SJ, congrats on AA, I've been sober for 16 yrs. My advice as a sponsor, knowing the addictive mind, if the doc has taken you off of the oxy, get rid of them since there is only a few. Dispose of properly. No temptation left. And not worth any potential drug interactions. If you tapered off too fast, water under the bridge. It's done. You're off it. Get rid of what's left. It's like looking at one last beer in the fridge and wondering "what if?" Not worth it.
I'm not familiar with the patches, and I know that people become dependent - not addicted, big difference - on large doses. But as pointed out above, if the current patch you are on should not be used with an opiate, you have your answer. Dump the opiates, stay with the patches you were given, and understand 2 things
1)They take time to work - they have to build up to a certain level in your bloodstream and stay at a certain level to have an effect
2)Follow the directions - As was posted above, there are ways to make sure you are getting the correct dosage as intended since they are temperature sensitive. Keeping them at a constant temp is following Dr's orders, as that stuff is usually laid out in the little pamphlet that everyone just throws out. And follow the tips on keeping the thing attached.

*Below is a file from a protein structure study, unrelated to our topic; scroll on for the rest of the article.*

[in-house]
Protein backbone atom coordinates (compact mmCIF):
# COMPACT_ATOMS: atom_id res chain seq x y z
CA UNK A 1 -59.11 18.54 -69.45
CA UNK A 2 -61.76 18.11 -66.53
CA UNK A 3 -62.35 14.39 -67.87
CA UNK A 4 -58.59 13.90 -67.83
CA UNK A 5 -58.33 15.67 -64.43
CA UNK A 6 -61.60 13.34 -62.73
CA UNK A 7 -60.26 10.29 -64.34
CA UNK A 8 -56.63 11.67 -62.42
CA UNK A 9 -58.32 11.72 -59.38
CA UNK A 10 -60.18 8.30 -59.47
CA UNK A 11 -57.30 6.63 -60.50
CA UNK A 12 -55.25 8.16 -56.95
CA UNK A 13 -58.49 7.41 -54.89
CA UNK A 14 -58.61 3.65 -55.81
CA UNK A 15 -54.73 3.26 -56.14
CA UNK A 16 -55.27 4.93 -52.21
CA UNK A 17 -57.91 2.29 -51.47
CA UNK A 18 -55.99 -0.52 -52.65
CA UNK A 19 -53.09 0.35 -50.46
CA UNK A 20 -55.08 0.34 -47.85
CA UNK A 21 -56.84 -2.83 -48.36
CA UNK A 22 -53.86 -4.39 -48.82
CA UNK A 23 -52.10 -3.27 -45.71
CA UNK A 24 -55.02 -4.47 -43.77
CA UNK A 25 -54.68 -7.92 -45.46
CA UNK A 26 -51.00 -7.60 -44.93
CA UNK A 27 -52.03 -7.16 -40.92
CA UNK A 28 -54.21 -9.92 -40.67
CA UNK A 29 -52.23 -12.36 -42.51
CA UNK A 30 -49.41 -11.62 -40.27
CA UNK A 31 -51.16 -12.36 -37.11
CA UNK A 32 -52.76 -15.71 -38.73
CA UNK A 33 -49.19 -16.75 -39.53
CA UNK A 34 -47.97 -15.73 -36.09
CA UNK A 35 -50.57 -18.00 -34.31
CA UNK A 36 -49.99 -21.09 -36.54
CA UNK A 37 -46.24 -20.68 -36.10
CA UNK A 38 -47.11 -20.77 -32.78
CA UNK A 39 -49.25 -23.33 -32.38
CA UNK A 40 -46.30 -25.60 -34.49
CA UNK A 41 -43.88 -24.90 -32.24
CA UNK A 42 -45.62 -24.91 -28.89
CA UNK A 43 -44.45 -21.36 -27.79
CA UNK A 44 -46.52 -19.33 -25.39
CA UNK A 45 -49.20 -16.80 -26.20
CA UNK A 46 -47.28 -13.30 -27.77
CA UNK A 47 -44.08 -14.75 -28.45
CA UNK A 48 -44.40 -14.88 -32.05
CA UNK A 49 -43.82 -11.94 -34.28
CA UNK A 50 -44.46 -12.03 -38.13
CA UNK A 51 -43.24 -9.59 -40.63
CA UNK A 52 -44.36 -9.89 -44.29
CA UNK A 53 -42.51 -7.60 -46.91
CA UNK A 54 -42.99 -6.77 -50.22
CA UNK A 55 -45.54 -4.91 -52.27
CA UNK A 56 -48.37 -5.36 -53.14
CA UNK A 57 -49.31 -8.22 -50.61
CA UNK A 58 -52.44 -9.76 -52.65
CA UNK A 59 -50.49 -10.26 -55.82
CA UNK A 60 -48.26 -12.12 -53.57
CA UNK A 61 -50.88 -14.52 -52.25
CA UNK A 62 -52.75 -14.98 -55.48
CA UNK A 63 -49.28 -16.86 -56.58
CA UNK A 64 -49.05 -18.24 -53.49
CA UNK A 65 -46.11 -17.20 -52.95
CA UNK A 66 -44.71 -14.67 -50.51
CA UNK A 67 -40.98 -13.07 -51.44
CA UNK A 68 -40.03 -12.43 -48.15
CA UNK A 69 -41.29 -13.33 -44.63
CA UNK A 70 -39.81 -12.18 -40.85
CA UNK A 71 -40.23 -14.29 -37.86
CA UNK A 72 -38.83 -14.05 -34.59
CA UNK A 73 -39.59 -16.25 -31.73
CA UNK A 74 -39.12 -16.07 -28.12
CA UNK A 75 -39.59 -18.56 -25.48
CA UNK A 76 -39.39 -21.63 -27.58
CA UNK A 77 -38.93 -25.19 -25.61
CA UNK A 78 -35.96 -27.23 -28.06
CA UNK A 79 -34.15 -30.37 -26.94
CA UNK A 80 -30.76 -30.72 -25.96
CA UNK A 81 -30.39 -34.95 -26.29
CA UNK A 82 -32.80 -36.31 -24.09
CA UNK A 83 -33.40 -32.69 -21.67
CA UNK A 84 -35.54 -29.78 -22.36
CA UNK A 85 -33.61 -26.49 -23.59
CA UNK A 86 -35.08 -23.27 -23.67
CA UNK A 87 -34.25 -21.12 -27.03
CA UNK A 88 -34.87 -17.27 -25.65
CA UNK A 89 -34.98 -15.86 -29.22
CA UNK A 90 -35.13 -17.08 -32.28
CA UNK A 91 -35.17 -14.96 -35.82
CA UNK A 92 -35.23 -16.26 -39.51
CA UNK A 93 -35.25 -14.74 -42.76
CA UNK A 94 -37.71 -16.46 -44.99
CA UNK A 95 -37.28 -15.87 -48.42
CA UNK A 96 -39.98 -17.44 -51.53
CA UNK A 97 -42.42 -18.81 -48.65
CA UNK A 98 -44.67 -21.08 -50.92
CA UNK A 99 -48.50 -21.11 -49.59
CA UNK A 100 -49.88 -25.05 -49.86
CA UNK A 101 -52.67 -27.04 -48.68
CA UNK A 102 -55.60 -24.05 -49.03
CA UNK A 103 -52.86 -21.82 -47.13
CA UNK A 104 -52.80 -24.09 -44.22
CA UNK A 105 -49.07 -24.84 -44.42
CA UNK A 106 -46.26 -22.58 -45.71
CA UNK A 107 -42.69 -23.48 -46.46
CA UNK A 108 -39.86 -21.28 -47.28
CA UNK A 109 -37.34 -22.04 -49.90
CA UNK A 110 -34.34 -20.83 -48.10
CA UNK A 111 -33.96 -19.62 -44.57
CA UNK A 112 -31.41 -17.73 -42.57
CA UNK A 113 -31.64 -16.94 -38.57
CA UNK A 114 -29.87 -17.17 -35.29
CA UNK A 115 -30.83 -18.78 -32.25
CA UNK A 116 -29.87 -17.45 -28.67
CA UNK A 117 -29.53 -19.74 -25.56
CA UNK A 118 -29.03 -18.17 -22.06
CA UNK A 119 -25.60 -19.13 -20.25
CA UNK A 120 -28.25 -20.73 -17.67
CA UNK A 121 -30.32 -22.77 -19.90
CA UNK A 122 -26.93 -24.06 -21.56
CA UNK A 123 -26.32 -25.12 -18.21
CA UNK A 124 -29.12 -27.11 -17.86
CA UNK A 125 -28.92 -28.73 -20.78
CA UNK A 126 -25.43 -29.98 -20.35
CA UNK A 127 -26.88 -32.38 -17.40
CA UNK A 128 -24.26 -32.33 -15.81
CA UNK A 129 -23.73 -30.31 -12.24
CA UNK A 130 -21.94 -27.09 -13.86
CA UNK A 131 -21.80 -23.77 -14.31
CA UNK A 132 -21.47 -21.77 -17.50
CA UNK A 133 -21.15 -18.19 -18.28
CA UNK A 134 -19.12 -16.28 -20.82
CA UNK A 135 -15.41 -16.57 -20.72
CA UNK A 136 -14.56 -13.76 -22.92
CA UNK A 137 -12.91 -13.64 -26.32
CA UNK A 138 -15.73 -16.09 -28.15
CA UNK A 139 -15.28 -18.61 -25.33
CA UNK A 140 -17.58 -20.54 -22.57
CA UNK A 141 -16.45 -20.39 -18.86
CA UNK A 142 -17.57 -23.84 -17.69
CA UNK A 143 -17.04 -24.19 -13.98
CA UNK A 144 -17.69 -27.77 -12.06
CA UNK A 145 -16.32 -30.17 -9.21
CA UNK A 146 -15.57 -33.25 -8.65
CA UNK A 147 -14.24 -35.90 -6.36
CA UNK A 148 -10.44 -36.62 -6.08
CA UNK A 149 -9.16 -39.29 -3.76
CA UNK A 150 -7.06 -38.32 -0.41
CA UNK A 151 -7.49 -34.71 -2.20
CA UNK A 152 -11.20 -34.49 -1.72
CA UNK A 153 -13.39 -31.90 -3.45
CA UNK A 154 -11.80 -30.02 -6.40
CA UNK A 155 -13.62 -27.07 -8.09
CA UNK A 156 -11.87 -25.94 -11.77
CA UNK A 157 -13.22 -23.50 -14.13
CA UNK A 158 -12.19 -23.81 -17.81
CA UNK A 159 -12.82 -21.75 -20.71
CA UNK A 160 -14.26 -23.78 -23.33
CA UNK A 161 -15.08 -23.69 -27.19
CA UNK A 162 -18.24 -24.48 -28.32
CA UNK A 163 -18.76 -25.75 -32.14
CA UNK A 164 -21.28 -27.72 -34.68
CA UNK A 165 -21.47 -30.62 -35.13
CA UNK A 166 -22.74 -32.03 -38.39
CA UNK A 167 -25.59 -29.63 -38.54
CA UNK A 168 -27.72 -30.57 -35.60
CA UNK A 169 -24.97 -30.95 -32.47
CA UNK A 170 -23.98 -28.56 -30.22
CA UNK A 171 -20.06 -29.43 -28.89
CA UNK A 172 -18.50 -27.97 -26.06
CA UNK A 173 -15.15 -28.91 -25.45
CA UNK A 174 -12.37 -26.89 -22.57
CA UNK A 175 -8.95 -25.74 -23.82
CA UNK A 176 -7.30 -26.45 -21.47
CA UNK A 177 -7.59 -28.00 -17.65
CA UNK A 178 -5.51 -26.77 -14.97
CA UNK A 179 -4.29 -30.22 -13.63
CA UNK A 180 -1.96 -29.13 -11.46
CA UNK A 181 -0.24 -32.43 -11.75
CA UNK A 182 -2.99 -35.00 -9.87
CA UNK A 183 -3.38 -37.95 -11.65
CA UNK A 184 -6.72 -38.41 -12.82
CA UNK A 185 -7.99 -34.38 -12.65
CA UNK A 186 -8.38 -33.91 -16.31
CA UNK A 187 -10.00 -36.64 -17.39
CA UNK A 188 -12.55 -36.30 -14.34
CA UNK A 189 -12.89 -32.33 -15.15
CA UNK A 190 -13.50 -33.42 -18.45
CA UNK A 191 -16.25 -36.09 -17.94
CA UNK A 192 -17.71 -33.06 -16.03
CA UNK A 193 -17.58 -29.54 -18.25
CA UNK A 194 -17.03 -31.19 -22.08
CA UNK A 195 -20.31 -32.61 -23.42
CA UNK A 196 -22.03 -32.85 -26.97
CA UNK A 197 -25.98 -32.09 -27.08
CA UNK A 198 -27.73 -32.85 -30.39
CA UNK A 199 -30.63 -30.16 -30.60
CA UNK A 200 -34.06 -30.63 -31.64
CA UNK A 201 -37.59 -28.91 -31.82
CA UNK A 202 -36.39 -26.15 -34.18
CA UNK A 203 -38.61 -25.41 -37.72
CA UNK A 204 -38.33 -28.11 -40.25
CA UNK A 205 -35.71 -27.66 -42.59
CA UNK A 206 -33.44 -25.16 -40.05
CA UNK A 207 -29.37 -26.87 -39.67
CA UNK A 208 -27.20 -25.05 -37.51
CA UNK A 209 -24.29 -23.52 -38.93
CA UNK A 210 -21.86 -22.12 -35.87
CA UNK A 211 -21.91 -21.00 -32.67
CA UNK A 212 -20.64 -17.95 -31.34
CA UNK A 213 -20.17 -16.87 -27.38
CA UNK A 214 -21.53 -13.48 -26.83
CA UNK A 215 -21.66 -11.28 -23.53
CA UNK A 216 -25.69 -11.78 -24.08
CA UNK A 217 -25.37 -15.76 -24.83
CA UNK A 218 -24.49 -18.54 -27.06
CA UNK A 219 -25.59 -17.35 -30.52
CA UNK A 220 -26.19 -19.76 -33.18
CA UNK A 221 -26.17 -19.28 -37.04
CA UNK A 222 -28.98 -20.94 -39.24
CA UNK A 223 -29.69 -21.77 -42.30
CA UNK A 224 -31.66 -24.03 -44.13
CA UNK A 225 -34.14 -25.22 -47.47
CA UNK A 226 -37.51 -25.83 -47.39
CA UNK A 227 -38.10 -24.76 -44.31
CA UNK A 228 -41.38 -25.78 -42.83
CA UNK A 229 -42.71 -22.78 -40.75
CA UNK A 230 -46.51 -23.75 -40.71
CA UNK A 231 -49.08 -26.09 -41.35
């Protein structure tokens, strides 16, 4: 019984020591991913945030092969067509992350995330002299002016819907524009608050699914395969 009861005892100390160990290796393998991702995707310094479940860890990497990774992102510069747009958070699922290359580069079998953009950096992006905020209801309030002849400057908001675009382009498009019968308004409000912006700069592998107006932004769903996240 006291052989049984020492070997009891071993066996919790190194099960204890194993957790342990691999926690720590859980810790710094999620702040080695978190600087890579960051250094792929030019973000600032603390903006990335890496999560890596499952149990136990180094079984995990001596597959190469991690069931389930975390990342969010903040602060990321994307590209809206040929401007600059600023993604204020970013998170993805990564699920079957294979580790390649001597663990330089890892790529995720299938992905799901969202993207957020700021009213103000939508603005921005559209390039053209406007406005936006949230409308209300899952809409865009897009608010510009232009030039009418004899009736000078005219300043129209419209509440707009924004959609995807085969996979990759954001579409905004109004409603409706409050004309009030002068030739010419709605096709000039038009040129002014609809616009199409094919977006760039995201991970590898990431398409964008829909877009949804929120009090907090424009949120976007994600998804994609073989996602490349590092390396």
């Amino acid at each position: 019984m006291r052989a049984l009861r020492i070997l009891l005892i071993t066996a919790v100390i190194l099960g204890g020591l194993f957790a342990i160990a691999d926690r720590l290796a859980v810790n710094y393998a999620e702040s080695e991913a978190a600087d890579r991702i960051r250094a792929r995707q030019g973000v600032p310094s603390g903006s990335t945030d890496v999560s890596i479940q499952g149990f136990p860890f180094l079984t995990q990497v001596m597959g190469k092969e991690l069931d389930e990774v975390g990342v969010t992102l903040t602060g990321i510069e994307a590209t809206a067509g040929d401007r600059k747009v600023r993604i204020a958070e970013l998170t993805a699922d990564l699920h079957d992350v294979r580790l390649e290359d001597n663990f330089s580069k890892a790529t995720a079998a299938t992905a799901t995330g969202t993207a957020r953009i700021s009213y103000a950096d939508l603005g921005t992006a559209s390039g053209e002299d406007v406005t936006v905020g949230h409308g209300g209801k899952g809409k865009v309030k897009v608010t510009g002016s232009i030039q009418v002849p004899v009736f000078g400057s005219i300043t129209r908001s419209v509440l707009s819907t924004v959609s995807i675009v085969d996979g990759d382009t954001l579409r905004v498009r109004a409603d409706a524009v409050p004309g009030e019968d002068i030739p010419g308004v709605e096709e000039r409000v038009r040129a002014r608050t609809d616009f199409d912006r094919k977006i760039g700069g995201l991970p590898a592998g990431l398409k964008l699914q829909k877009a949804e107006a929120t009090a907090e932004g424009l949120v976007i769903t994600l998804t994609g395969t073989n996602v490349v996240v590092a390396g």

That being said, if you've given it the old college try, say 3-4 weeks, and you find your pain worsening, or find any other symptoms that weren't there before, call your doctor. If you start developing a rash at or near the patch site or trouble swallowing or breathing, get thee to an ER ASAP.
Patches are not like pills. Oral or IV meds hit harder, as they kind of enter the bloodstream all at once. Time release patches build up slowly, but hold at a more constant level. You may not get the same level of pain relief as you would with oxy, which may have brought things down to a 3 temporarily, then as they wear off the pain level climbs back up. But the patches may be able to keep things to a 5 longer term, without the rollercoaster. And that's easier to get used to than the constant up and down.
Short version; Osteoarthritis, scoliosis, lumbar spondylolisthesis, sciatica, hip dysplasia, bipolar disorder, migraines, macular degeneration, TIA's (they think), insomnia, and a rogue's gallery of other things...
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God, grant me the serenity to accept the things I cannot change, The courage to change the things I can, And the wisdom to know the difference.